Berlin — Seyran Ates’ vision of a liberal mosque where all Muslims can pray together — women and men, Sunni and Shiite, straight and gay — is almost a reality, and the 54-year-old daughter of Turkish guest workers in Germany is ecstatic as she enters the light-flooded room undergoing its final touches.
“I couldn’t be more euphoric, it’s a dream come true,” Ates said with a smile as she touched the white carpet that three Turkish workers were laying out in the freshly painted room.
Ates, a well-known women’s rights activist and lawyer, has fought for eight years to establish a place of prayer for progressive Muslims in Germany where they can leave their religious conflicts behind and focus on their shared Islamic values. The mosque, which opens Friday, will be the first of its kind for liberal Muslims in Germany, Ates said.
“This project was long overdue,” she said during an interview with The Associated Press this week. “There’s so much Islamist terror and so much evilness happening in the name of my religion ... it’s important that we, the modern and liberal Muslims, also show our faces in public.”
The mosque is named Ibn-Rushd-Goethe-Mosque, combining the names of medieval Andalusian philosopher Ibn Rushd and German writer Johann Wolfgang Goethe. It is located on a busy shopping street in the immigrant neighborhood of Moabit, which is dotted with Indian and Vietnamese restaurants and Middle Eastern cafes.
Visitors looking for a minaret or trying to follow the call of the muezzin will be searching in vain. The mosque occupies a big room on the third floor of an old Lutheran church.
“To get started, we’ve rented this room for one year,” Ates said.
More than 4 million Muslims live in Germany, the majority from Turkey but also from the Balkans, the Middle East and Northern Africa.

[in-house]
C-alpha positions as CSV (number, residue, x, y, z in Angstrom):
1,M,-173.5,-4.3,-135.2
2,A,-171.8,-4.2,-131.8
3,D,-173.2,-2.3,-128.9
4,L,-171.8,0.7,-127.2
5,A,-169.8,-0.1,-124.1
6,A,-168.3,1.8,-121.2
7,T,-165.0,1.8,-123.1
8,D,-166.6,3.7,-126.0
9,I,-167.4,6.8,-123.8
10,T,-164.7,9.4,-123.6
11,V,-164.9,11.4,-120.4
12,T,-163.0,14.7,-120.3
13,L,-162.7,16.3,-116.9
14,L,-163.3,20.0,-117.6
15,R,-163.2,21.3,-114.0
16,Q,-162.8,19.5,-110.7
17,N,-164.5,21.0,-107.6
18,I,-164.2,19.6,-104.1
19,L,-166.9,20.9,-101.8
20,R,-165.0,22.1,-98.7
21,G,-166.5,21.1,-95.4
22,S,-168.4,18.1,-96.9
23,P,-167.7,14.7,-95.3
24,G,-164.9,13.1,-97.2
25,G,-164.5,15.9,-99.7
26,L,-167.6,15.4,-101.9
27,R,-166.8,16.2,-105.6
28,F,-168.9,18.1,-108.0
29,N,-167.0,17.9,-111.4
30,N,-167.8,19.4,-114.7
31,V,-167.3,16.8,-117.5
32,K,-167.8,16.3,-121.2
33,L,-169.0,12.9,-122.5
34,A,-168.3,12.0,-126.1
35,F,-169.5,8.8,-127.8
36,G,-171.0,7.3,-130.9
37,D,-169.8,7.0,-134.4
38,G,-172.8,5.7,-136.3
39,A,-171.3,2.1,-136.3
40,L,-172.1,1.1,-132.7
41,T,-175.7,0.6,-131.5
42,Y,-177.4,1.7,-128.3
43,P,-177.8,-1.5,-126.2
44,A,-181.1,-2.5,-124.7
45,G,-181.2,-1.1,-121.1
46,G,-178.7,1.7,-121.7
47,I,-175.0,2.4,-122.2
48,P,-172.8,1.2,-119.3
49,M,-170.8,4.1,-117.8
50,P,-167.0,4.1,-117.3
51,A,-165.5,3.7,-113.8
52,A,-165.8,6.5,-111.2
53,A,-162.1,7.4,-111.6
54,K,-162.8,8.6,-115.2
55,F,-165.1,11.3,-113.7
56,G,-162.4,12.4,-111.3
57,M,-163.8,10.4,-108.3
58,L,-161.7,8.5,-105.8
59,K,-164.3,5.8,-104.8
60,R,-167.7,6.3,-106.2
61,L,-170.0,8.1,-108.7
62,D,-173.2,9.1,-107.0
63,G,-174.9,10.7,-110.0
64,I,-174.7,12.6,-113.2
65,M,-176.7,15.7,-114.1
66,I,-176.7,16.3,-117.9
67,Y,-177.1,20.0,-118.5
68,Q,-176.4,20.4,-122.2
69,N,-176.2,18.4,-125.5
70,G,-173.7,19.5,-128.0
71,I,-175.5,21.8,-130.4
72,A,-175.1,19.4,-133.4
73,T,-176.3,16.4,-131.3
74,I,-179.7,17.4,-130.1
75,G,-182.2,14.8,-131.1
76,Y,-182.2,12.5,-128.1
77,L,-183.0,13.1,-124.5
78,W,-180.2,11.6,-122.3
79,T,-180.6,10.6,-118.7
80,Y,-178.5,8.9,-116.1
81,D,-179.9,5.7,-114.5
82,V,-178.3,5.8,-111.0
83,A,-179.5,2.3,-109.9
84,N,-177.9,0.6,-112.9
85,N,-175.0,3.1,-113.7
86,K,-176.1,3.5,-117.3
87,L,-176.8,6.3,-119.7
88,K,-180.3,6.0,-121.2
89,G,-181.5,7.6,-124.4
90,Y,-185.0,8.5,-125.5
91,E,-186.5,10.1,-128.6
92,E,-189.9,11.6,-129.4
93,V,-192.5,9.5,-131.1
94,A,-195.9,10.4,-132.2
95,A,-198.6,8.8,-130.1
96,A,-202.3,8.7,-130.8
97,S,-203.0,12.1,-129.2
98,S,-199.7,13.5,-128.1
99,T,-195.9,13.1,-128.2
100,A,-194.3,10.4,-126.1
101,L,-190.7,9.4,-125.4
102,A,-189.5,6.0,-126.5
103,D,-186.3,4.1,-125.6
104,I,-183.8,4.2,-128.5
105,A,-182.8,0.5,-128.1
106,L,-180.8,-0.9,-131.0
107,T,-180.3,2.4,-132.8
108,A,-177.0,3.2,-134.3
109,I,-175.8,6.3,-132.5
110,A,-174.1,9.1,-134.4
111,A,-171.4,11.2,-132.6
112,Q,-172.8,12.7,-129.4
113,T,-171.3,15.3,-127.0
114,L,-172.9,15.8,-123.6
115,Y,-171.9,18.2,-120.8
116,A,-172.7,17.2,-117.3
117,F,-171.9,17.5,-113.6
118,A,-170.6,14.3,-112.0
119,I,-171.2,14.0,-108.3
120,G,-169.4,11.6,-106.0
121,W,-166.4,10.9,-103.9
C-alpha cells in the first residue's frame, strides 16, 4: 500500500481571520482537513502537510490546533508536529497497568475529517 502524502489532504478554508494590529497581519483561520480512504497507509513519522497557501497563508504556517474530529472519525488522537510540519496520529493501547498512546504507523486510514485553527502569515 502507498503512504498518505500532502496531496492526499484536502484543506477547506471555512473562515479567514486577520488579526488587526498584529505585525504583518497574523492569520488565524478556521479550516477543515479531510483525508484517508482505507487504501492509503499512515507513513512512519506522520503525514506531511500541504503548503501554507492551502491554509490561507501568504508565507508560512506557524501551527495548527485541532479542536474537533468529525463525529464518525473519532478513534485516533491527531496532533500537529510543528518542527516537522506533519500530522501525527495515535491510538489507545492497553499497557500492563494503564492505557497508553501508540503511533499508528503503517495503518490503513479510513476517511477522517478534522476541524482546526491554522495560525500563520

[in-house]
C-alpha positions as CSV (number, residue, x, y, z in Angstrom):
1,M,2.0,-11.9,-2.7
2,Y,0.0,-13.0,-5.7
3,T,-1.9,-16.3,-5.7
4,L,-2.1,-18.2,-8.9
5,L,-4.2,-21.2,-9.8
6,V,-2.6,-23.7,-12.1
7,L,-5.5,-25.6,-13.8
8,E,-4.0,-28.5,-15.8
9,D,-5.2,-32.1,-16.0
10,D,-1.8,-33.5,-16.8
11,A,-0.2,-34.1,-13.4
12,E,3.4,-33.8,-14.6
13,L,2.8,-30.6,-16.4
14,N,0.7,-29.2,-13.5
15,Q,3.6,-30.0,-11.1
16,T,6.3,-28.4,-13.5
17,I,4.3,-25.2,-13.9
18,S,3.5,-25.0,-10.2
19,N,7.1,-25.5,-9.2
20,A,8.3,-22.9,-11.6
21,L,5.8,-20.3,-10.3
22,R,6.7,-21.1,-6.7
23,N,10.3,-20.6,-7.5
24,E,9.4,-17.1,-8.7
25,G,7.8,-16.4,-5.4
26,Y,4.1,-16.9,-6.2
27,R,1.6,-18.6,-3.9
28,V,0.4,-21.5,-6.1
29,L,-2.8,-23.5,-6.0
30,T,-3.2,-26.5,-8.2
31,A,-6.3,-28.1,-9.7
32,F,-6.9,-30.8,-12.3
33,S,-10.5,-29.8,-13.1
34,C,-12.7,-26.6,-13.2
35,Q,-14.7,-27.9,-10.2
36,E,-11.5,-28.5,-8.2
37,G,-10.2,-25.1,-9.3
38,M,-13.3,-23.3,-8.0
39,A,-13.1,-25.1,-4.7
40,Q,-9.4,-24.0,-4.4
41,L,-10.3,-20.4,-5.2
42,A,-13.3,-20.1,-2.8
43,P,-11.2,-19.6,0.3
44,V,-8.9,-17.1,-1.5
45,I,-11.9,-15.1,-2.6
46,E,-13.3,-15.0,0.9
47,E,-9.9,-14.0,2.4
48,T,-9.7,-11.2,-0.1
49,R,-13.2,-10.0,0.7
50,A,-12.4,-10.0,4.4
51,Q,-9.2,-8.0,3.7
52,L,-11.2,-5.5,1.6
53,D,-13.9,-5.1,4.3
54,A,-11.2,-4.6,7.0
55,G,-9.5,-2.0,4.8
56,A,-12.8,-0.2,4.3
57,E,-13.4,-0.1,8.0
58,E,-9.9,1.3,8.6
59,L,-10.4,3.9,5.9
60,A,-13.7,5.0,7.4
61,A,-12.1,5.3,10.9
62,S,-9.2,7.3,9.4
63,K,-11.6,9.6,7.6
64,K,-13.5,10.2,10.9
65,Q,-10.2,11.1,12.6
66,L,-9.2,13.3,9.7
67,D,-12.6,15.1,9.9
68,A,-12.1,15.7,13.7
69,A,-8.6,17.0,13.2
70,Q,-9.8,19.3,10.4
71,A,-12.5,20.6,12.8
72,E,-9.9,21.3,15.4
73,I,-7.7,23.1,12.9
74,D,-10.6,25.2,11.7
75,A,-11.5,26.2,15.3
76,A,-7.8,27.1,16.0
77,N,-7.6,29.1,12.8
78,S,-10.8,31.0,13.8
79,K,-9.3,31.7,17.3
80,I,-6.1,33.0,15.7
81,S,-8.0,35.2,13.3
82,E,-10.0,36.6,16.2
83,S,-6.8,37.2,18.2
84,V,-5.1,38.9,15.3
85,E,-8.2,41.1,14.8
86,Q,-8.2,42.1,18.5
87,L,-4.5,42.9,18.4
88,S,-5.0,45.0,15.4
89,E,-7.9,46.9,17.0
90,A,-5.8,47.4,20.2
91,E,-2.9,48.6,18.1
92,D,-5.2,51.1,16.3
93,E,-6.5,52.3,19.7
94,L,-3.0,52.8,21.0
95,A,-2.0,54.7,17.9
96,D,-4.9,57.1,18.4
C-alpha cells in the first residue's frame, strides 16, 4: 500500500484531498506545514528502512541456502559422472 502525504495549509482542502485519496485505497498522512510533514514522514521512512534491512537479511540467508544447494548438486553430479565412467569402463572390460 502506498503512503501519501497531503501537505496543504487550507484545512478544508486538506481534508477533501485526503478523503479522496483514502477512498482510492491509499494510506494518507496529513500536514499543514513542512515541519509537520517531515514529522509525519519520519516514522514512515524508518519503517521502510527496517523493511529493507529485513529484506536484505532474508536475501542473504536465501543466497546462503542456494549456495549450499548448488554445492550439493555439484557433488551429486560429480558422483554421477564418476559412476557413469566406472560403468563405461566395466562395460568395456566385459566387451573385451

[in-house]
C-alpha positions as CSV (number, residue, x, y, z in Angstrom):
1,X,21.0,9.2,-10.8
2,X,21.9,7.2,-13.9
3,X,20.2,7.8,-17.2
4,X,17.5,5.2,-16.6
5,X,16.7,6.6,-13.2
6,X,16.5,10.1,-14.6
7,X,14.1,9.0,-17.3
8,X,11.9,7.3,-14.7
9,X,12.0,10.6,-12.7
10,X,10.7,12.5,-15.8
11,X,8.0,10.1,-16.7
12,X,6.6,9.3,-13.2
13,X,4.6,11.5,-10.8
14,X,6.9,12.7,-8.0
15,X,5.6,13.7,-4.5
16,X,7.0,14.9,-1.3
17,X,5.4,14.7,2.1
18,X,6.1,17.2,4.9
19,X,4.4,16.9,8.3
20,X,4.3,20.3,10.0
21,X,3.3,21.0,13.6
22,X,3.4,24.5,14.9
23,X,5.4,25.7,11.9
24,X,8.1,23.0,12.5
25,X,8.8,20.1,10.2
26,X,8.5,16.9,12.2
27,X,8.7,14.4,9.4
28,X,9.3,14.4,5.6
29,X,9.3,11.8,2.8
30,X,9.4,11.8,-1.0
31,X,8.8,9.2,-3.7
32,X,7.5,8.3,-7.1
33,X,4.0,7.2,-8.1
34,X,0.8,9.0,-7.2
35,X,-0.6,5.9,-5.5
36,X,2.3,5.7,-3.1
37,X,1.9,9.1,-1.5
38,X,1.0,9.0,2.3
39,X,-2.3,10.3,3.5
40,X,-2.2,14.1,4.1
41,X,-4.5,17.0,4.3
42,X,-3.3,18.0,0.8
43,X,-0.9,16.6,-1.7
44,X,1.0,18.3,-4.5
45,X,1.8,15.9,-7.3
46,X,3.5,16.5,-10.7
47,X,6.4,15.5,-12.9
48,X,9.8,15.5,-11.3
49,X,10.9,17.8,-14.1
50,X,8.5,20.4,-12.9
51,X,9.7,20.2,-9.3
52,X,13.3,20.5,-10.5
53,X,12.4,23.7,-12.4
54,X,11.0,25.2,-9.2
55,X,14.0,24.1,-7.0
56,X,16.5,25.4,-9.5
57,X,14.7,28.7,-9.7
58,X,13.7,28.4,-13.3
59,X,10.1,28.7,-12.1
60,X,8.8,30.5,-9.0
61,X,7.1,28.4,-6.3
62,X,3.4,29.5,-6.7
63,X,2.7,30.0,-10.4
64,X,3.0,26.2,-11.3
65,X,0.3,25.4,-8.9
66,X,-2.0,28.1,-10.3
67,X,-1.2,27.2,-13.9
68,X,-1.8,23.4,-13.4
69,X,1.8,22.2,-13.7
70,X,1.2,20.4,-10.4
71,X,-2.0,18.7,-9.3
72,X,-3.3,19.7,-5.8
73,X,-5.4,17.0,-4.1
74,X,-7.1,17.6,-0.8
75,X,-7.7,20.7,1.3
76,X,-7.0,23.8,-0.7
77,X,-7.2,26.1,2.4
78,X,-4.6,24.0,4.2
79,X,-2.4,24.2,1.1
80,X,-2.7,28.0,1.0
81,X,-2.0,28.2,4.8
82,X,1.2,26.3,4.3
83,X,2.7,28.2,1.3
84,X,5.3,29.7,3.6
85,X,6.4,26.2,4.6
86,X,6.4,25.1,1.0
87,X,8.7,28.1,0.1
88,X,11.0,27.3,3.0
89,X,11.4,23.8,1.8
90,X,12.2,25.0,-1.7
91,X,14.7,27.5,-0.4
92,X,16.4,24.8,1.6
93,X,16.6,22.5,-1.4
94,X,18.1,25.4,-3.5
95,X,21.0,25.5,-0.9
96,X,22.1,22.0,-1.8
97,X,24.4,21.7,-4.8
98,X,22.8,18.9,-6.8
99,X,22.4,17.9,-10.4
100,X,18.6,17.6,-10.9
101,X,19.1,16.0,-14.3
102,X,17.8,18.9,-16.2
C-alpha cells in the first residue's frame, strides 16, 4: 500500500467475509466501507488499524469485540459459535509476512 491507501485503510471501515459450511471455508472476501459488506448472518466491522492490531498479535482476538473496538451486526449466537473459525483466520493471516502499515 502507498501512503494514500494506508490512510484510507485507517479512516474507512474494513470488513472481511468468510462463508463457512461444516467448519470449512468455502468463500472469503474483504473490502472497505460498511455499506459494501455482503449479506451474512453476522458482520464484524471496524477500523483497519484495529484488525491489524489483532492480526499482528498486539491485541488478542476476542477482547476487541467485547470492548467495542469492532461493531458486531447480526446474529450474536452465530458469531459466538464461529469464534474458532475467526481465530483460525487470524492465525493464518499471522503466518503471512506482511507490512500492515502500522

Most started coming to Germany in the 1960s as workers to help rebuild the economy after World War II. While it was Germany’s intention to send them home after a few years, many stayed and brought over their families. More recently, Germany has taken in more than 1 million refugees since 2015, most of them Muslims from war-torn countries like Syria, Iraq and Afghanistan.
Relations between the country’s majority Christian population and the Muslim minority traditionally have been complicated. They have been strained by several terror attacks in Germany by Muslims in the name of the extremist Islamic State group. Raids on, and bans of, radical Muslim associations and arrests of extremist suspects have become commonplace.
Ates said the new mosque will be a place of liberalism where everyone is welcome and equal. Women don’t have to wear headscarves, can preach as imams and call the faithful to prayer just like men.
“There won’t be any hate preaching against democracy here,” Ates said. Instead, followers can express doubt about their beliefs and approach their religion with sense and reason instead of blind devotion, she said.
Ates, who was shot and almost died while working as a counselor for Turkish women in 1984 and was attacked by an enraged husband, waved aside any potential worries about threats or criticism from more conservative Muslims.
“I’ve received a few messages via social media, mostly full of expletives,” she said. “But 95 percent of the feedback has been beautiful and positive.”
Turks, Kurds and Arabs alike have donated money, businesspeople have called to offer help with creating signage and advertisements and several Middle Eastern restaurants will deliver free food for the iftar, the breaking of the Ramadan fast on Friday night, she said.
Ates’ sister brought 30 green prayer rugs from Istanbul a few weeks ago, and an Indonesian interior architect has offered her services to refurbish the 90-square-meter (970-square-foot) room.
For the future, she and colleagues dream of building a real mosque with several prayer rooms for believers of all the different Islamic sects as well as an academy devoted to the education of liberal imams, male and female.
Ates herself will preach at the opening ceremony on Friday.
“I will start studying Islamic theology and Arabic in Berlin this fall,” she said. “I want to become an imam myself.”